Canadian Health and Care Mall: Smoking and Timing of Cessation

December 20, 2015 Category: Smoking

SmokersSmoking has been found to be a risk factor for the development of postoperative complications after many types of surgery, even in the absence of underlying chronic lung disease. The relative risk of complications after surgery for smokers compared to nonsmokers has been reported to increase from 1.4-fold to 4.3-fold. Smoking cessation prior to surgery is widely encouraged, but the value of stopping only a few days to weeks prior to an operation is not known. A decrease in postoperative pulmonary complications due to smoking cessation is thought to be related to physiologic improvement in ciliary action, macrophage activity, and small airways function, as well as a decrease in sputum production, These changes can take weeks to months to occur.

Some studies have suggested that stopping smoking only a few weeks prior to surgery may lead to an unexpected or paradoxical increase in the rate of pulmonary complications, and recommendations have been made that surgery should be delayed for 8 weeks after smoking cessation.

COPDThe effect of smoking and the time of smoking cessation on postoperative pulmonary complications in patients undergoing thoracotomy for primary or secondary lung tumors is unclear. Many of these patients, particularly those with primary lung cancer, are current or past smokers, and some have COPD. Since the extent of lung resection may affect outcome, lung-sparing surgery, such as wedge resection, is often preferentially performed in those with marginal pulmonary reserve, making risk prediction difficult. Only one retrospective study has looked at patients undergoing thoracotomy for lung cancer and found that it took 5 weeks of smoking abstinence for complications in smokers to decrease to the level of ex-smokers. The complication rate was highest in those who quit smoking within 4 weeks of surgery, Since patients who are potentially capable of undergoing resection proceed to surgery as quickly as is feasible, the impact of quitting the smoking of cigarettes in the preoperative period on postoperative complications is an important issue. We undertook this prospective study to clarify the relationship of postoperative pulmonary complications to smoking history and the timing of smoking cessation in those scheduled to undergo the anatomical resection of primary or secondary lung tumors. Smoking may lead to different severe disorders. But to what – the answer may be found here on official website – Canadian Health&Care Mall.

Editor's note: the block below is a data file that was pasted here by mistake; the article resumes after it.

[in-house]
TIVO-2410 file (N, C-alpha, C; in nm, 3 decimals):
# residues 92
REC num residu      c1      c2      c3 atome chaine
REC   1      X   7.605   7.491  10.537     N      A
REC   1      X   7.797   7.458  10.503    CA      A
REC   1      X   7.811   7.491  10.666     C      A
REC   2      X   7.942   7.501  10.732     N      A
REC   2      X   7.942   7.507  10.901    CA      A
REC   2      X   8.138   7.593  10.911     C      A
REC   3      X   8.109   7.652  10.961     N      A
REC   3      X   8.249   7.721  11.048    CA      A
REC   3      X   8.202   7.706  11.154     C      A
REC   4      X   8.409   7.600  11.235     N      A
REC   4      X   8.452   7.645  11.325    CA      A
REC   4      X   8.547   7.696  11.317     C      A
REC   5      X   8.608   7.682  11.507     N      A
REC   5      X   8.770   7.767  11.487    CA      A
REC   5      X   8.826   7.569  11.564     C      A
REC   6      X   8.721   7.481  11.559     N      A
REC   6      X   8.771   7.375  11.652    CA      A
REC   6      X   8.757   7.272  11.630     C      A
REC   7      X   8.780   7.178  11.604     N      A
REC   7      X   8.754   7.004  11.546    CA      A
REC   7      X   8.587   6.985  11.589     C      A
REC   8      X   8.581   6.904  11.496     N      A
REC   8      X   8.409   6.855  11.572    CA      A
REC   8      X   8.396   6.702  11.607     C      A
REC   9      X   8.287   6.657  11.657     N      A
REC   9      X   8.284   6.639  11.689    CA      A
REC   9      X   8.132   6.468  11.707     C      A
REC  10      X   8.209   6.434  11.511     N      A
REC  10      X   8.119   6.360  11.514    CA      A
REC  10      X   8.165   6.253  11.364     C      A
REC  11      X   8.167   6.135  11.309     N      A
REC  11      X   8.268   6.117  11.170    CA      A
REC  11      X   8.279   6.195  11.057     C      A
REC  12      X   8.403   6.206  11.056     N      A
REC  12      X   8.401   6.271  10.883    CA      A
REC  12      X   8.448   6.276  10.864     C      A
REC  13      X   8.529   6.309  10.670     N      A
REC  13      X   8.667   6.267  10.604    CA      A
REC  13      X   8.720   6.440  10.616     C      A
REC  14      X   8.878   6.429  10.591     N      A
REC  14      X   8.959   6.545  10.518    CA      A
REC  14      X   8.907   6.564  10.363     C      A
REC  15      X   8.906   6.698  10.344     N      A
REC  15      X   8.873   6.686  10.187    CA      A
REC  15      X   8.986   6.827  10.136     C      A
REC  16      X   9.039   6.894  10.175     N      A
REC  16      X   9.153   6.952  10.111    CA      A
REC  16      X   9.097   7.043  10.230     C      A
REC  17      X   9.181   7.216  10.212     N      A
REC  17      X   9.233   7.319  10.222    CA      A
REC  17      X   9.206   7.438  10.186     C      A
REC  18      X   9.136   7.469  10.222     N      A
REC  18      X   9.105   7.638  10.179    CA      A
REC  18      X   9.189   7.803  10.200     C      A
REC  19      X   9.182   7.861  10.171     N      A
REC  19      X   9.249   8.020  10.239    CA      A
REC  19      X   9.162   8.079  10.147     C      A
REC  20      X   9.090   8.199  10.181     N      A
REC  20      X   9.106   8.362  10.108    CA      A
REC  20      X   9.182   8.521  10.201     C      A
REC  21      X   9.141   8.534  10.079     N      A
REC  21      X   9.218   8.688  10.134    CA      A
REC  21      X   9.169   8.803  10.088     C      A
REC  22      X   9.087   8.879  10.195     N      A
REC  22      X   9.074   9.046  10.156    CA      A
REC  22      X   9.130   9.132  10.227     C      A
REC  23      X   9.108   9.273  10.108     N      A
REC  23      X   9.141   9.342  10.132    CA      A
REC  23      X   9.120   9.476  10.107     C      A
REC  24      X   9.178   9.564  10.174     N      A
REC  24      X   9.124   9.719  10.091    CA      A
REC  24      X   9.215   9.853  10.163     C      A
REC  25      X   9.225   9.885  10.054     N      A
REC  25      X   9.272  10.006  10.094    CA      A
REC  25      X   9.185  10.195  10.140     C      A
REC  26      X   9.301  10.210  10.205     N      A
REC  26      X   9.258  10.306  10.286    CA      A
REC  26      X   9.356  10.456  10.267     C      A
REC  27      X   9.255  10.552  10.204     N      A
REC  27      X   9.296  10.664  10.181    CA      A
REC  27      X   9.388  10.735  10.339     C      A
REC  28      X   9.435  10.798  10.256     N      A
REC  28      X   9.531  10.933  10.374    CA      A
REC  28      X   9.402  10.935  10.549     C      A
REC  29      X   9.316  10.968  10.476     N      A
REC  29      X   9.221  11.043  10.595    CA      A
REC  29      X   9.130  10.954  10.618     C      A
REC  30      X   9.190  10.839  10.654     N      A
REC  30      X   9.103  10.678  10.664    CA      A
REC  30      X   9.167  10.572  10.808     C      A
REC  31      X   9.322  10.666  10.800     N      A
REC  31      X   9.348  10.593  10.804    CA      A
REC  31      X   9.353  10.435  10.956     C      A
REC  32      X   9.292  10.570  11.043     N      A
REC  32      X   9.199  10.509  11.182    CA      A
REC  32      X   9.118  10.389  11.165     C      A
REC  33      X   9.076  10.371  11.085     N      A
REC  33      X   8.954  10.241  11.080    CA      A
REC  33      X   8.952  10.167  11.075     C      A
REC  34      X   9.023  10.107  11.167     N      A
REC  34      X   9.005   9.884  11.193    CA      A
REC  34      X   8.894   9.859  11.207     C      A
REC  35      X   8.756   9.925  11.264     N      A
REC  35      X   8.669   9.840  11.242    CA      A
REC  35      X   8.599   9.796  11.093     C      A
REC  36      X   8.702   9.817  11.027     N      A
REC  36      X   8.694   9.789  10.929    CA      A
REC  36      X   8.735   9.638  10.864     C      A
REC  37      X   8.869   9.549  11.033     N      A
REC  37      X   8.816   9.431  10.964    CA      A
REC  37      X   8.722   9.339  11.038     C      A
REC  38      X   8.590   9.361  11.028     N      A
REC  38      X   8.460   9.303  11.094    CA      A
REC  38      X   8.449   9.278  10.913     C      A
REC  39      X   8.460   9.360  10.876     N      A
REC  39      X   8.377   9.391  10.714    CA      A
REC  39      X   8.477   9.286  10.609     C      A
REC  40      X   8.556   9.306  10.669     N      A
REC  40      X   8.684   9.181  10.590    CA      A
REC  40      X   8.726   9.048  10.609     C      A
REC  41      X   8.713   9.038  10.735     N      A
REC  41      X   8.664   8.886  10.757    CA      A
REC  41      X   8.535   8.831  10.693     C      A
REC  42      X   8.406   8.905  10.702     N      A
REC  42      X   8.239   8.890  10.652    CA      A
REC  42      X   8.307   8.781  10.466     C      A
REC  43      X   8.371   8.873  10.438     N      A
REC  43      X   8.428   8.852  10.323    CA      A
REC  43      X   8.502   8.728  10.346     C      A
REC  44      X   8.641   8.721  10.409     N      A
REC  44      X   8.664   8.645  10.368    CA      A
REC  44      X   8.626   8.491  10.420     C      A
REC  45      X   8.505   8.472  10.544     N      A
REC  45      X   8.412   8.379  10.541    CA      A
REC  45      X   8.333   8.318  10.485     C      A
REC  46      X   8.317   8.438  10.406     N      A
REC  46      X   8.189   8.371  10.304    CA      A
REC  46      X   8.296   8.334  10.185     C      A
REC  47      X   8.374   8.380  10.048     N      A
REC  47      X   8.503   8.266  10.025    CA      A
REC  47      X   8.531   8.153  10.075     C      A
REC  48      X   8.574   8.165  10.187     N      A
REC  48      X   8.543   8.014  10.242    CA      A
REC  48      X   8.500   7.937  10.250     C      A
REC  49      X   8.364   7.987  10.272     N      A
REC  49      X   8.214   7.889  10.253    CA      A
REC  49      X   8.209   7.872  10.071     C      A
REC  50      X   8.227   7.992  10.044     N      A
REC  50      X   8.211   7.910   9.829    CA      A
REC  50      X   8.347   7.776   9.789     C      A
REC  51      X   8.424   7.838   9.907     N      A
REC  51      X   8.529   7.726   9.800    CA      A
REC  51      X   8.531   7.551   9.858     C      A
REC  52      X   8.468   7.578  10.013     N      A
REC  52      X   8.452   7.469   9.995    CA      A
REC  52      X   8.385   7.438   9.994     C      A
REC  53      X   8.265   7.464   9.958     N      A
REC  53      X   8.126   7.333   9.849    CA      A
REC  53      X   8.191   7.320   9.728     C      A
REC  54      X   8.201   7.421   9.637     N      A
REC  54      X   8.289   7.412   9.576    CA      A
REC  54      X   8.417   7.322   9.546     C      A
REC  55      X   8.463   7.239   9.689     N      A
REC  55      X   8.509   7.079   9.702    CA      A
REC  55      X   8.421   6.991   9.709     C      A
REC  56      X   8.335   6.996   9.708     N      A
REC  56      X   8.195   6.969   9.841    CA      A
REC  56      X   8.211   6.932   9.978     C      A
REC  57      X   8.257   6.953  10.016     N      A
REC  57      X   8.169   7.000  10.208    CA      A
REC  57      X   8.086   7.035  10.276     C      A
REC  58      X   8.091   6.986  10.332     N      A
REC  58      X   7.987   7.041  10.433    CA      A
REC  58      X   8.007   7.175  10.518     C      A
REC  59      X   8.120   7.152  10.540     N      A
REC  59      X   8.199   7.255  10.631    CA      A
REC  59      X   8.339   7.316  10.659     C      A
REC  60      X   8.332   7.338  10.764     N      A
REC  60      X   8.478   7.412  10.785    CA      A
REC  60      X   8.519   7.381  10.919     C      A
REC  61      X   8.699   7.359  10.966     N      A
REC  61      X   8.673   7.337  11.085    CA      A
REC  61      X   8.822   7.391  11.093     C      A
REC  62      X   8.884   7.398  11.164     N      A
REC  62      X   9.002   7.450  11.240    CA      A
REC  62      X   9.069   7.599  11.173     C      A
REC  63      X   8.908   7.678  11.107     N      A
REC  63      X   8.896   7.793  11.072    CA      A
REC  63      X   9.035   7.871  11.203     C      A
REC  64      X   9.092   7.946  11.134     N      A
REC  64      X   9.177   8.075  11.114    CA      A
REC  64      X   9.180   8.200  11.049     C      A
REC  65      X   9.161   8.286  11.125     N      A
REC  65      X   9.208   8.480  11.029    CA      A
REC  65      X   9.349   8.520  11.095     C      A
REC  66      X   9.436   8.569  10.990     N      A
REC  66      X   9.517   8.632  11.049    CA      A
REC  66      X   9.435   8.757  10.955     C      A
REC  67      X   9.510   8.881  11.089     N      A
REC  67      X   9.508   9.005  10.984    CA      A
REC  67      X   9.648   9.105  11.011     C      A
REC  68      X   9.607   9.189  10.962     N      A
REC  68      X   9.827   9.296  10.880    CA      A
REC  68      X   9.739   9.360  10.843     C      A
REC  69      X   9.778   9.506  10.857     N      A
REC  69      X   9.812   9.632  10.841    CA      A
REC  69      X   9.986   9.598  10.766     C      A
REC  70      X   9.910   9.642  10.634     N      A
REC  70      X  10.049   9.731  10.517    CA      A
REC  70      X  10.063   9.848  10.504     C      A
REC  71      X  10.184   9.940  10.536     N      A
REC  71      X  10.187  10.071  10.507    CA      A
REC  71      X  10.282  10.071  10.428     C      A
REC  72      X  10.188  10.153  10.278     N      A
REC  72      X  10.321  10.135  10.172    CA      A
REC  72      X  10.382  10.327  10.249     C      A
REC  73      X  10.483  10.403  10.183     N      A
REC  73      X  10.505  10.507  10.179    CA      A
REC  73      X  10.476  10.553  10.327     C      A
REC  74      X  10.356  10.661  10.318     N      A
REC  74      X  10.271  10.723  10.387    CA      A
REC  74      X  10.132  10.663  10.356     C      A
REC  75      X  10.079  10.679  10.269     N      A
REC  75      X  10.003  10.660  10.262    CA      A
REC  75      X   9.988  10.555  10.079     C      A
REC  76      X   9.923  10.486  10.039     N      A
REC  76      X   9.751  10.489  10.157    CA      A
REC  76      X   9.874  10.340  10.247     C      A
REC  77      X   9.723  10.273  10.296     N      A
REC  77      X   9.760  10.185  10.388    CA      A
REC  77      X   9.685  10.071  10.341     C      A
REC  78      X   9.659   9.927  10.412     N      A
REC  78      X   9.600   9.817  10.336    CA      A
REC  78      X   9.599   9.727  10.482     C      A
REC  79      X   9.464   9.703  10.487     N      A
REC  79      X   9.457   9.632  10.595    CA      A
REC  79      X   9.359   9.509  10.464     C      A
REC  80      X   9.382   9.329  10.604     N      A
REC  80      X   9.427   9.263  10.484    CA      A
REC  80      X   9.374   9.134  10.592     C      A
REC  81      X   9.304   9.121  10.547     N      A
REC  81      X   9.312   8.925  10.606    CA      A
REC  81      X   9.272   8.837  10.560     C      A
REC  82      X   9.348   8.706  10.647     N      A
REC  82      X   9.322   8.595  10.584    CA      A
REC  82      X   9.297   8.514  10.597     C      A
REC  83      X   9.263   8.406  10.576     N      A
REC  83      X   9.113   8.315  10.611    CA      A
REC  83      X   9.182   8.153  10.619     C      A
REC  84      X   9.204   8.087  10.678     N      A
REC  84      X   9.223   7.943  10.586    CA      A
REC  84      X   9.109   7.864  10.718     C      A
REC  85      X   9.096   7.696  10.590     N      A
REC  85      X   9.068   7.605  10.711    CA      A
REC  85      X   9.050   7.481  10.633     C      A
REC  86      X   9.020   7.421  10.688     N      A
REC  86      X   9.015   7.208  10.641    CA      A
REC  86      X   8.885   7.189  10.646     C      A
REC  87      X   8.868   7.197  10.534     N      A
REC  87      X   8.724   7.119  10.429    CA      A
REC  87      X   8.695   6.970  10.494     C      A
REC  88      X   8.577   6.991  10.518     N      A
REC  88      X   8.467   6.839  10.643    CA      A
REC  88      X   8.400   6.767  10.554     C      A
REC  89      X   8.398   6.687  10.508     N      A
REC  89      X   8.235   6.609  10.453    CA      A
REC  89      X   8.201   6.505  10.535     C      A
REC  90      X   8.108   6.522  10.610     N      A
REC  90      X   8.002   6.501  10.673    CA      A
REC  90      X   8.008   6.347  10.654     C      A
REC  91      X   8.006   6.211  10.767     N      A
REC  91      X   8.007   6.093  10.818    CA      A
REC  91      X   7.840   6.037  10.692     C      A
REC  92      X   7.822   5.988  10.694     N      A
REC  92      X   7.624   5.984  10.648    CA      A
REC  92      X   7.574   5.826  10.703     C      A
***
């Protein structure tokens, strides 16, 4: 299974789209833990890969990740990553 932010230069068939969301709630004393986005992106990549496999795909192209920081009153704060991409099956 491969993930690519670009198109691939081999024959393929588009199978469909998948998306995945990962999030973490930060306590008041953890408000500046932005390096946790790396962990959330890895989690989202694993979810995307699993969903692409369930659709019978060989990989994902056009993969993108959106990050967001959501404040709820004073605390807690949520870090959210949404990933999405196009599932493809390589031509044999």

postoperative pulmonary complicationsConsecutive thoracic surgical patients who were > 18 years old, and were scheduled to undergo thoracotomy for the treatment of primary or secondary lung tumors at Memorial Sloan Kettering Cancer Center https://www.mskcc.org/ between September 1999 to November 2001, were prospectively recruited. The protocol was approved by the institutional review board, and patients gave written consent. Patients were excluded from the study for undergoing a second surgery during the same hospital admission, or for undergoing concomitant rib, chest wall, diaphragmatic, pericardial, or pleural resections. Smoking status (ie, number of years smoked, packs per day, timing of smoking cessation, and nicotine replacement therapy) was determined by a questionnaire that was administered at the time of surgery by a research assistant. Patients were assured that answers would not be communicated to the care team. The groups studied were as follows: nonsmokers; past quitters, who stopped smoking > 2 months before surgery; recent quitters, who stopped smoking > 1 week and < 2 months before surgery; and ongoing smokers, who smoked to within the week of undergoing surgery or did not stop smoking. Patients received standard general anesthesia and postoperative analgesia, which was surgeon-specific, and consisted of IV morphine patient-controlled analgesia (n = 93) or epidural fentanyl patient-controlled analgesia (n = 207).